Evan Chen's recount of the Taiwanese IMO team's journey recorded a game the team members played at their free time, which runs as the following:

There are $n$ team members (in the actual case $n=6$ but here we simply take $n\geq2$)Every team member points at another team member (whom must be different from him/herself) and thus we obtain a (directed) graph with $n$ vertices and $n$ edges. It has one more edge than a tree and therefore must contain a cycle. Any member who is a vertex of any cycle in this graph loses the game. (So it is possible that everyone loses but it's impossible that no one loses.)

Assume everyone chooses the person s/he points at randomly, what is the probability of a player losing the game?

Reference: Evan Chen's recount


It is: $$p_{1}+\cdots+p_{n-1}$$ where: $$p_{k}:=\frac{n-2}{n-1}\frac{n-3}{n-1}\cdots\frac{n-k}{n-1}\frac{1}{n-1}$$ is the probability of losing together with $k$ mates that are in the same (losing) cycle.


Let's start with denoting the player who starts with $P_0$ and the player he points at with $P_1$. Inductively denote the player pointed at by $P_{n-1}$ with $P_n$. Then $P_0$ will lose with exactly $k$ mates in the same cycle if $P_0,\dots,P_{k-1}$ are distinct and $P_k=P_0$.

If e.g. $P_0$ loses together with $3$ mates $P_1$ must point at $P_2\neq P_0$ (probability $\frac{n-2}{n-1}$), $P_2$ must point at $P_3\notin\{P_0,P_1\}$ (probability $\frac{n-3}{n-1}$) and finally $P_3$ must point at $P_0$ (probability $\frac1{n-1}$).

This leads to $p_3=\frac{n-2}{n-1}\frac{n-3}{n-1}\frac{1}{n-1}$.

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  • $\begingroup$ This looks awesome but can you please provide an outline of where the $p_k$'s come from or at least point me to a reference? $\endgroup$ – Zhipu 'Wilson' Zhao Feb 13 '15 at 11:28

Equivalently to the other answers so far, it's $\displaystyle\sum_{k=2}^n\frac{(k-1)!\binom{n-1}{k-1}}{(n-1)^k}$, or to make the sum work out nicely (adding the missing first term and shifting the index $k$ by one): $$ -\frac{1}{n-1}+\displaystyle\sum_{k=0}^{n-1}\frac{k!\binom{n-1}{k}}{(n-1)^{k+1}} $$

I'd just like to note that this can be simplified via using generating functions. We start with the simple generating function $$ (1+x)^{n-1}=\displaystyle\sum_{k=0}^{n-1}\binom{n-1}{k}x^k. $$ Note that for $y$ positive, $\displaystyle\int_0^{\infty}x^ke^{-x/y}dx=y^{k+1}\displaystyle\int_{0}^{\infty}z^ke^{-z}dz=k!y^{k+1}$ (using the substitution $x=yz$).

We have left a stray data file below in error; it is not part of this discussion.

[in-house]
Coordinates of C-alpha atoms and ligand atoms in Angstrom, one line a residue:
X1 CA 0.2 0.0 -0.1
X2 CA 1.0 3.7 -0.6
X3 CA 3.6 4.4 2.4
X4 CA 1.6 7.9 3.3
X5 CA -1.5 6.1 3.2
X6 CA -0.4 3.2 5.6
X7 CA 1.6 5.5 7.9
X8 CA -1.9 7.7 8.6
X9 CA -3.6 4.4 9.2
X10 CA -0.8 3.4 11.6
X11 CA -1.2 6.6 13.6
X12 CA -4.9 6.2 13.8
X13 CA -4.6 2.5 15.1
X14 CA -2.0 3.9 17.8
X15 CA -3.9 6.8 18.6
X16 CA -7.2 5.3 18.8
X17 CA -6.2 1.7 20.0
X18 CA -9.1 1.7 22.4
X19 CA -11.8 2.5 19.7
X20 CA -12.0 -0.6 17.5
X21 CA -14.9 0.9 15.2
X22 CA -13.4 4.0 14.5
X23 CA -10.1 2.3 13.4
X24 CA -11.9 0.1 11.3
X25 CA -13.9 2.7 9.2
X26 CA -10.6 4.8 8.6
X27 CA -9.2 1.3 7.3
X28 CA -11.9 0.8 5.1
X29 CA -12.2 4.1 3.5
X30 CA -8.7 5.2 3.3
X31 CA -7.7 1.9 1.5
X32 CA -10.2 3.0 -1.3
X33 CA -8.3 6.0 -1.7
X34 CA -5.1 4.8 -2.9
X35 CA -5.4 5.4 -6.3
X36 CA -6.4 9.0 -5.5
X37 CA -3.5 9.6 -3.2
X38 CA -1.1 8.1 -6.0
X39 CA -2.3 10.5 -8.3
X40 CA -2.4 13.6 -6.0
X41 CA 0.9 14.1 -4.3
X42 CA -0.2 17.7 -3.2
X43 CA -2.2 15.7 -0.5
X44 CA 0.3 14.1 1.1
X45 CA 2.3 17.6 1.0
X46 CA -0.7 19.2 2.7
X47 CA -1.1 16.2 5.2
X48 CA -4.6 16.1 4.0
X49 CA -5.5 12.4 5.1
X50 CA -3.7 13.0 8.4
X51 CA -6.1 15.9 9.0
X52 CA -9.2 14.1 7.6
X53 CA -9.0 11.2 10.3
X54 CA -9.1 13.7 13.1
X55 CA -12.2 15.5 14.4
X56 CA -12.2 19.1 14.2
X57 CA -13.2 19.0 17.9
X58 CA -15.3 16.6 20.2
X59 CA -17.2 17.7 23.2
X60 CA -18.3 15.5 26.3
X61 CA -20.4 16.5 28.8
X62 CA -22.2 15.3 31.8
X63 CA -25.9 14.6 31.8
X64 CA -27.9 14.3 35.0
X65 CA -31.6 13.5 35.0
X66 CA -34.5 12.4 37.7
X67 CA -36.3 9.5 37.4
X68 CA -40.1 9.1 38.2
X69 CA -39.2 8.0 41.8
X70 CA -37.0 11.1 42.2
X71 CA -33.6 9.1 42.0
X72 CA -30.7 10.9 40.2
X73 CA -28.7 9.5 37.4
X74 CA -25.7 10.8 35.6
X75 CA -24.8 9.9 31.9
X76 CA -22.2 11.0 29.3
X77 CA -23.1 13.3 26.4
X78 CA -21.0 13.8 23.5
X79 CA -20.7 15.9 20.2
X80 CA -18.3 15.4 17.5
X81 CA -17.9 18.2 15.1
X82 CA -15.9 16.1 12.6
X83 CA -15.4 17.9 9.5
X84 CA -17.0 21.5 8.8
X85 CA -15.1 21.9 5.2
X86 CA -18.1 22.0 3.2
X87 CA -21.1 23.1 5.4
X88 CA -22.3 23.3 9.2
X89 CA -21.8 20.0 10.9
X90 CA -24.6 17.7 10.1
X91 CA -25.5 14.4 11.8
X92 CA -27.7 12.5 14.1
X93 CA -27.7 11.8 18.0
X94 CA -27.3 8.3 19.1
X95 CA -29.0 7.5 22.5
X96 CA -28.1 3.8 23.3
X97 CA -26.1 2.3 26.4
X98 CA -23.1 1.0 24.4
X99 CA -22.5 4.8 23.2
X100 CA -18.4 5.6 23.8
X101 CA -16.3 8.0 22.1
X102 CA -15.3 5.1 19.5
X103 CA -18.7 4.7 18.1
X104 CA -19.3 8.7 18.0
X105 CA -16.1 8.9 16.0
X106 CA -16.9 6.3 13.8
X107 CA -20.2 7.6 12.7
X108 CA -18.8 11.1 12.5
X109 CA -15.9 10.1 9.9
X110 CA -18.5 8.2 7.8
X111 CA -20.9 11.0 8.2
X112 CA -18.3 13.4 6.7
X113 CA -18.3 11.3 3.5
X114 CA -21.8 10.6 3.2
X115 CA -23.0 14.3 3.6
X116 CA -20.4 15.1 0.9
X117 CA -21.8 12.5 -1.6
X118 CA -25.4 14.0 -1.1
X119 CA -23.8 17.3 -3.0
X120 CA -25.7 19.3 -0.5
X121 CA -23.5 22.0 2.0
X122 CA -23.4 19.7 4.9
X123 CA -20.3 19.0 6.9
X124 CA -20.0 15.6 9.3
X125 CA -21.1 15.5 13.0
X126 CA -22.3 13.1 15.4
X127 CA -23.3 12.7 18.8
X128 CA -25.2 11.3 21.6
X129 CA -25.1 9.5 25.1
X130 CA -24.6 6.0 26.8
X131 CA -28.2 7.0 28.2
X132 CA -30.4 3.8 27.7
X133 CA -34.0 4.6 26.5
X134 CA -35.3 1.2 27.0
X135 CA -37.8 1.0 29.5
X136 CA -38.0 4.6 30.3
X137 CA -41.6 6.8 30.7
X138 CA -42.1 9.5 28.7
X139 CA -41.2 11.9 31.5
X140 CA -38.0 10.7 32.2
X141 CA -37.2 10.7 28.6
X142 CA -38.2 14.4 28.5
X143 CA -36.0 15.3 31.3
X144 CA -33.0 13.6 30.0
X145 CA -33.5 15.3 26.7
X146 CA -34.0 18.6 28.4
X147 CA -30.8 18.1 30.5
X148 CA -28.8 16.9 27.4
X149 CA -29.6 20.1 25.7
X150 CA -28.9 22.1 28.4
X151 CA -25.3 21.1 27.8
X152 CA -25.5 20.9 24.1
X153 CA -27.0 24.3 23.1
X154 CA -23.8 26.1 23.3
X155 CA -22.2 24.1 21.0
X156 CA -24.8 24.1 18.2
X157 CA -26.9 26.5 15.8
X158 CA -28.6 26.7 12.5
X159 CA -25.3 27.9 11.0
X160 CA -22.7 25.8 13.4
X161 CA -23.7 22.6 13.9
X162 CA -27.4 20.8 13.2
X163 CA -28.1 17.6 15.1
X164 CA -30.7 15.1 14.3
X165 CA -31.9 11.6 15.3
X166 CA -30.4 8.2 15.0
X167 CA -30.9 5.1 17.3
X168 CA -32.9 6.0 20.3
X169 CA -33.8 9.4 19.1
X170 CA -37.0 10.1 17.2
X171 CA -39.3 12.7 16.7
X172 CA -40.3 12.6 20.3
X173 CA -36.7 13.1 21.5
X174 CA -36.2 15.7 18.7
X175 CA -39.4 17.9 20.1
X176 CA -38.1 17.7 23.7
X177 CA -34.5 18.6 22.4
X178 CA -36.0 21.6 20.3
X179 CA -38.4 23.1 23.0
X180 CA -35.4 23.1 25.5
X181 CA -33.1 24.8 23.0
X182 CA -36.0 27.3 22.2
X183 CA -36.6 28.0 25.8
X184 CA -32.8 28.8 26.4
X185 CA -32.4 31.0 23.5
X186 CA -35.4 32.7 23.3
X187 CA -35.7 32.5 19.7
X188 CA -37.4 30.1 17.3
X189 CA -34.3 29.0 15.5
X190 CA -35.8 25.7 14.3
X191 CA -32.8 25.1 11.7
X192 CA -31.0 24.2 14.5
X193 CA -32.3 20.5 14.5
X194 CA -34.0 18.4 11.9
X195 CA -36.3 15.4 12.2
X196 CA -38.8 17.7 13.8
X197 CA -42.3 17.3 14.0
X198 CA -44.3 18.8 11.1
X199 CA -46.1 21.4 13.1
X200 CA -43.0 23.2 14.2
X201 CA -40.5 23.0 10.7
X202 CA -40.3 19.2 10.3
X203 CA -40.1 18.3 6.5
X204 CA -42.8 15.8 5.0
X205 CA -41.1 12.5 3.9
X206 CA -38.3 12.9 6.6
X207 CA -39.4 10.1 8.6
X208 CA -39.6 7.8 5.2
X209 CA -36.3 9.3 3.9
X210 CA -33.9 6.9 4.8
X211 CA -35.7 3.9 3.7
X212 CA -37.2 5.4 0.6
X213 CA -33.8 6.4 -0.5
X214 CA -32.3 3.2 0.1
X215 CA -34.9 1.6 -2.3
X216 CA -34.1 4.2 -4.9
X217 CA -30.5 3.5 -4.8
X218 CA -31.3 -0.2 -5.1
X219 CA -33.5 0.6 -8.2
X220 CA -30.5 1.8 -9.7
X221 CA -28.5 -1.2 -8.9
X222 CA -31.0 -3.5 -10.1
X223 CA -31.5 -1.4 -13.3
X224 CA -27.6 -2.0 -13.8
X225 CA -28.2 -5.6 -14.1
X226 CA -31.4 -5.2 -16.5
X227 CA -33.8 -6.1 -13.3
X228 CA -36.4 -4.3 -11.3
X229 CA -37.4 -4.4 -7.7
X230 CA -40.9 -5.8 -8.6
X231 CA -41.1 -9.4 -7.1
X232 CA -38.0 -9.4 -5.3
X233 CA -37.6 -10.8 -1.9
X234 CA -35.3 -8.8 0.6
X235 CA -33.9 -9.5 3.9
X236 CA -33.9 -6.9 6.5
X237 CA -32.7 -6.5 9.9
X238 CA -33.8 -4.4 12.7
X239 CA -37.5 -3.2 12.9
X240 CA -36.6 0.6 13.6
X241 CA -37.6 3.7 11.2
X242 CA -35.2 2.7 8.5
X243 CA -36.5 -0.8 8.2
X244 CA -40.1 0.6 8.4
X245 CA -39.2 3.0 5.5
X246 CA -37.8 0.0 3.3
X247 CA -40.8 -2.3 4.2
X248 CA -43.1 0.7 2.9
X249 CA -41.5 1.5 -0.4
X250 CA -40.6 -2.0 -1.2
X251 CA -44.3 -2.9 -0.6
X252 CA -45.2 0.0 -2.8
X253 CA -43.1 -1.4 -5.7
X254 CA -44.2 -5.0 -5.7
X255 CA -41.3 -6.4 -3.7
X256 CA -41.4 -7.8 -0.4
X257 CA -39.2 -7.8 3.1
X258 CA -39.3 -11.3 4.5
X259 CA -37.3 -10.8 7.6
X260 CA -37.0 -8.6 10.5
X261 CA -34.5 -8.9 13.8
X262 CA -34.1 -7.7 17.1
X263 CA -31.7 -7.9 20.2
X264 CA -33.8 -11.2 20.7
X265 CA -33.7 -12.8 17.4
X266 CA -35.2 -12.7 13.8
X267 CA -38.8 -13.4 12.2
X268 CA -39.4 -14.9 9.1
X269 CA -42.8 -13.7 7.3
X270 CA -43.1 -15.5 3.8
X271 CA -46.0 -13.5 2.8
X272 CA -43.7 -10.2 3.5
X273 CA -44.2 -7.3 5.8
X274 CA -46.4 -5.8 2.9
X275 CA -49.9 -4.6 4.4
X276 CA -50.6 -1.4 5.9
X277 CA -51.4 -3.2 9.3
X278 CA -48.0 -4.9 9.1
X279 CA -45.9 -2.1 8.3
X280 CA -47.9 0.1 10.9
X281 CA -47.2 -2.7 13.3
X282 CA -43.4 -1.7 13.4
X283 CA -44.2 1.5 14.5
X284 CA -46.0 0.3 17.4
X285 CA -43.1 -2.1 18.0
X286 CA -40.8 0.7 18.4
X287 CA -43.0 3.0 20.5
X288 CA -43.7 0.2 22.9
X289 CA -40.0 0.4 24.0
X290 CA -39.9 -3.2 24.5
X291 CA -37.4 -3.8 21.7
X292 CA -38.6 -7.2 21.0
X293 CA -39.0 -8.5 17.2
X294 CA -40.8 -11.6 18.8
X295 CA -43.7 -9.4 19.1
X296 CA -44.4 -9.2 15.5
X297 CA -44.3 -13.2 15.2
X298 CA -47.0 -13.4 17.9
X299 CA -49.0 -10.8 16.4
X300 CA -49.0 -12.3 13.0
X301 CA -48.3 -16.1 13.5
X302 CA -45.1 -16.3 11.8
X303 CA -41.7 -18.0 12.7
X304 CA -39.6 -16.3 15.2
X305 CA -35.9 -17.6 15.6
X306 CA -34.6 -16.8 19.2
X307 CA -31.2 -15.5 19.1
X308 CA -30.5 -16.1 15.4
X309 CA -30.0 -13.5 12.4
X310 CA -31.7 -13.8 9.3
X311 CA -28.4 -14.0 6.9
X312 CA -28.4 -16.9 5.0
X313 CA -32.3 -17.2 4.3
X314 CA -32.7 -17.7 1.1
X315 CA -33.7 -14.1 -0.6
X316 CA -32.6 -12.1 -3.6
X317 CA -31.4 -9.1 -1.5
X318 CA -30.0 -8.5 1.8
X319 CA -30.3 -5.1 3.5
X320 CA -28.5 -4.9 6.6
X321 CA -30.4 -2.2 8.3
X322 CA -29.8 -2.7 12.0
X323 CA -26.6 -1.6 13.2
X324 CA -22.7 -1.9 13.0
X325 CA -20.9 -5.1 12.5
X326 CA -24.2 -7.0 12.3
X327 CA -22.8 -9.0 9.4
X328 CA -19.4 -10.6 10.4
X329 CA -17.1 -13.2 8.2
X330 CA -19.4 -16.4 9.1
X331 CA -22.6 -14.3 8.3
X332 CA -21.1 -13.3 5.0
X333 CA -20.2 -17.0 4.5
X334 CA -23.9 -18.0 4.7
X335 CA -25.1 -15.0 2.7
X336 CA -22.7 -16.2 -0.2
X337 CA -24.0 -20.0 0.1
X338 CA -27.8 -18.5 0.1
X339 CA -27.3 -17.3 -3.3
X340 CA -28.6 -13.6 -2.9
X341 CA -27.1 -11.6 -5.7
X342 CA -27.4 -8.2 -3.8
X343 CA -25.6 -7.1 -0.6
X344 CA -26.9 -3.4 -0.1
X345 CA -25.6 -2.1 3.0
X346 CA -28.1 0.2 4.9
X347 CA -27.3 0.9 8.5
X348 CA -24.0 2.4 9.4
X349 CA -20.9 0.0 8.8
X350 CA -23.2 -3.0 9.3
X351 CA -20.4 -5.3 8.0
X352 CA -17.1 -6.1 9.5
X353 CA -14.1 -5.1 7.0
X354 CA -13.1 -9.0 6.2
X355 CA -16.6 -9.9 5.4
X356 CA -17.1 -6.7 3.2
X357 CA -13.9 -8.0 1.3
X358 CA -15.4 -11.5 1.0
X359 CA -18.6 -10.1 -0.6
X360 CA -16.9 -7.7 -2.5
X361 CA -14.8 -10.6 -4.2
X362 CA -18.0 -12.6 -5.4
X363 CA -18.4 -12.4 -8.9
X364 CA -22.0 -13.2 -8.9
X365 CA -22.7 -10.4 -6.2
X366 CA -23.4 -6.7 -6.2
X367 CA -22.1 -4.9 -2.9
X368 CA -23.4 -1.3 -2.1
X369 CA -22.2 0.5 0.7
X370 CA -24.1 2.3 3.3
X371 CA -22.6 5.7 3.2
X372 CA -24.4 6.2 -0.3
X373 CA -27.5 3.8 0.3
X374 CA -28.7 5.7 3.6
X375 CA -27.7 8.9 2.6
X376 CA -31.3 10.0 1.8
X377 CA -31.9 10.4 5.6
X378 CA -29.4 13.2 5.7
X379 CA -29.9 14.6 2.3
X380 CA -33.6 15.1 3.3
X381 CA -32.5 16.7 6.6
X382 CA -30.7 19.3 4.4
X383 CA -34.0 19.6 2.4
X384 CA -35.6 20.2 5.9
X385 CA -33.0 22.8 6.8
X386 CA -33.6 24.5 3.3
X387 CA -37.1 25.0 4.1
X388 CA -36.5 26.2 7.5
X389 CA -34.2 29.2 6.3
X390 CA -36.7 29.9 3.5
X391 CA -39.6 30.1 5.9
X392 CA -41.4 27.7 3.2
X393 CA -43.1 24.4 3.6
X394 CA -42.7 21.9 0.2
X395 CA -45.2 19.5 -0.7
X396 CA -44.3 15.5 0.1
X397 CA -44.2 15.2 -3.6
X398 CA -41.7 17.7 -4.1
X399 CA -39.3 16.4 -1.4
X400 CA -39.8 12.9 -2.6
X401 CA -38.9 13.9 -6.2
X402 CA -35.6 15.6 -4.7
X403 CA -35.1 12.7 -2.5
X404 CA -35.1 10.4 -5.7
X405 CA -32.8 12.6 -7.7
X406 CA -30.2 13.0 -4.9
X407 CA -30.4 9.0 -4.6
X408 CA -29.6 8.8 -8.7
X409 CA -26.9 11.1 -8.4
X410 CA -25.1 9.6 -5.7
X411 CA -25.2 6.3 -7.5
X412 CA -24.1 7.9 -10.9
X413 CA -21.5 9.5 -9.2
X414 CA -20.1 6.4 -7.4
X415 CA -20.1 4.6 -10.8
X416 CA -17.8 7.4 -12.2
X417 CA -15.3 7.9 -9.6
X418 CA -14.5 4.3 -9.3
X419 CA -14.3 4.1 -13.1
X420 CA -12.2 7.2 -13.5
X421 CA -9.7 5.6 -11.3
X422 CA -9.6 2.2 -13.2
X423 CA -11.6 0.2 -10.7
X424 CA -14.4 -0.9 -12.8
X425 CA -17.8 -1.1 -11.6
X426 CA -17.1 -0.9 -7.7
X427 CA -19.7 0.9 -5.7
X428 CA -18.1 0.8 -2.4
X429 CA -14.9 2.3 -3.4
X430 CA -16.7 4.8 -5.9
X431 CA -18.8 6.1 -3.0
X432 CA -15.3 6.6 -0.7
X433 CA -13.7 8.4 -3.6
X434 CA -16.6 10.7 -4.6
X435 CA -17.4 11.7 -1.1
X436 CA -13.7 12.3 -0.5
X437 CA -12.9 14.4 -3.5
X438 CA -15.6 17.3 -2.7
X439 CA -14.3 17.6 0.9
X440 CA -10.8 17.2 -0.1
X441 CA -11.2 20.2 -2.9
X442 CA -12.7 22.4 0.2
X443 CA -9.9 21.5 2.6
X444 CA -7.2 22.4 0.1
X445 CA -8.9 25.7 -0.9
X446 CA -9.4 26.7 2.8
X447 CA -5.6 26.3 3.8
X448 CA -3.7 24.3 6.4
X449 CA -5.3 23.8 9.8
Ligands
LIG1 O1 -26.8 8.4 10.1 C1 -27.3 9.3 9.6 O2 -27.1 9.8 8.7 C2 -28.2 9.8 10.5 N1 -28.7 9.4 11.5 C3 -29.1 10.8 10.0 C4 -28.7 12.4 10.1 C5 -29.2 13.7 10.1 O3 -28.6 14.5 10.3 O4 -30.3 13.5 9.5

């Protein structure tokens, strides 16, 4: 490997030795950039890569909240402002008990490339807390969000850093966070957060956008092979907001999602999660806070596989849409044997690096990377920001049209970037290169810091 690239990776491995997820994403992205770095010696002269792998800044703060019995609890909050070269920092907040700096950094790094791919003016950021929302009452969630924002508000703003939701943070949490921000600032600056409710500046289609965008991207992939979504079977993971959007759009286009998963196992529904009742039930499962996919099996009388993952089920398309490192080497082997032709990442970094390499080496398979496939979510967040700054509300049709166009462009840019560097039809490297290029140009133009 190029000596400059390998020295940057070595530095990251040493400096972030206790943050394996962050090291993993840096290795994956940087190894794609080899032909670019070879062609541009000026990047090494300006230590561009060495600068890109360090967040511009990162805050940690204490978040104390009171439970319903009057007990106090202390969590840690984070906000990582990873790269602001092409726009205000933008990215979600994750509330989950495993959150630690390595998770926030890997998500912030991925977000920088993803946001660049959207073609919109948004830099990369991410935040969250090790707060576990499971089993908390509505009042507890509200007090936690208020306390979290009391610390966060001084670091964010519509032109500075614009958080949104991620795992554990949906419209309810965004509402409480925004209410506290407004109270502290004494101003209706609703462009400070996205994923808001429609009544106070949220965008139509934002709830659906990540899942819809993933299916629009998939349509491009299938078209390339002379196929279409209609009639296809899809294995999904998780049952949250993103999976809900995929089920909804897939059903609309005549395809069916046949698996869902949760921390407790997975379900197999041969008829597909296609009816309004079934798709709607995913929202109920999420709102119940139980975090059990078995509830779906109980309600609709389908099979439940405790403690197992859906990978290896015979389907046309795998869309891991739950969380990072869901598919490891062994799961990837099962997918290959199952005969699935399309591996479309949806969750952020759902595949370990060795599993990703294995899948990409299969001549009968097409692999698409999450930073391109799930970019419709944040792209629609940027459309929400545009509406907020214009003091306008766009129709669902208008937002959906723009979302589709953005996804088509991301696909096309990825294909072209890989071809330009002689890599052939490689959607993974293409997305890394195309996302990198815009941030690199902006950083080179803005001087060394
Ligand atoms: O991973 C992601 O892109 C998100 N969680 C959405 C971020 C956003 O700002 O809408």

This is a convenient tool allowing us to get the desired $k!$ in our generating function. In particular, we find that

$$ \displaystyle\int_0^{\infty}(1+x)^{n-1}e^{-x/y}dx=\displaystyle\sum_{k=0}^{n-1}\binom{n-1}{k}\displaystyle\int_0^{\infty}x^ke^{-x/y}dx=\displaystyle\sum_{k=0}^{n-1}k!\binom{n-1}{k}y^{k+1}. $$

Now the idea is clear, as we have that subsituting $y=\frac{1}{n-1}$, $$ \displaystyle\sum_{k=0}^{n-1}\frac{k!\binom{n-1}{k}}{(n-1)^{k+1}}=\displaystyle\int_0^{\infty}(1+x)^{n-1}e^{-(n-1)x}dx=\displaystyle\int_0^{\infty}((1+x)e^{-x})^{n-1}dx, $$ so we have that the probability with $n$ people is $$ P_n=-\frac{1}{n-1}+\displaystyle\int_0^{\infty}((1+x)e^{-x})^{n-1}dx. $$ This integral formulation is nice in that it allows us to evaluate this asymptotically, as the integral is $$ \displaystyle\int_0^{\infty}e^{(n-1)(\ln(1+x)-x)}dx\approx\displaystyle\int_0^{\infty}e^{(n-1)(-x^2/2)}dx $$ for large $n$, which is a Gaussian integral and evaluates to $\sqrt{\frac{\pi}{2(n-1)}}$. The $\frac{1}{n-1}$ term can thus be ignored and we get an asymptotic result of $\sqrt{\frac{\pi}{2(n-1)}}$.

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Let's play this game with $n$ people. I'll call a graph coming from a play of this game a round. Since each person has $n-1$ choices of whom to point to, there are $(n-1)^{n}$ possible rounds.

Let us calculate the number of rounds in which Person $1$ loses.

Of course in every round, every vertex has out-degree exactly $1$. It follows that if Person $1$ loses in a given round, then the cycle they are on is a directed cycle and, moreover, they are in exactly one directed cycle.

If Person $1$ loses because they are in a directed $k$-cycle for some $k\geq 2$, then there are ${n-1\choose k-1}$ choices of people that they can be involved in a $k$-cycle with, and $(k-1)!$ different directed cycles involving just these people. So there are $(k-1)!{n-1\choose k-1}(n-1)^{n-k}$ such rounds.

Note that we are not over-counting anywhere here since it cannot be the case that Person $1$ is in more than one cycle.

Thus the probability of Person $1$ losing is $$\frac{\sum_{k=2}^n(k-1)!{n-1\choose k-1}(n-1)^{n-k}}{(n-1)^n}$$

For $n=6$, this amounts to a probability of a little over a half ($0.50208$).

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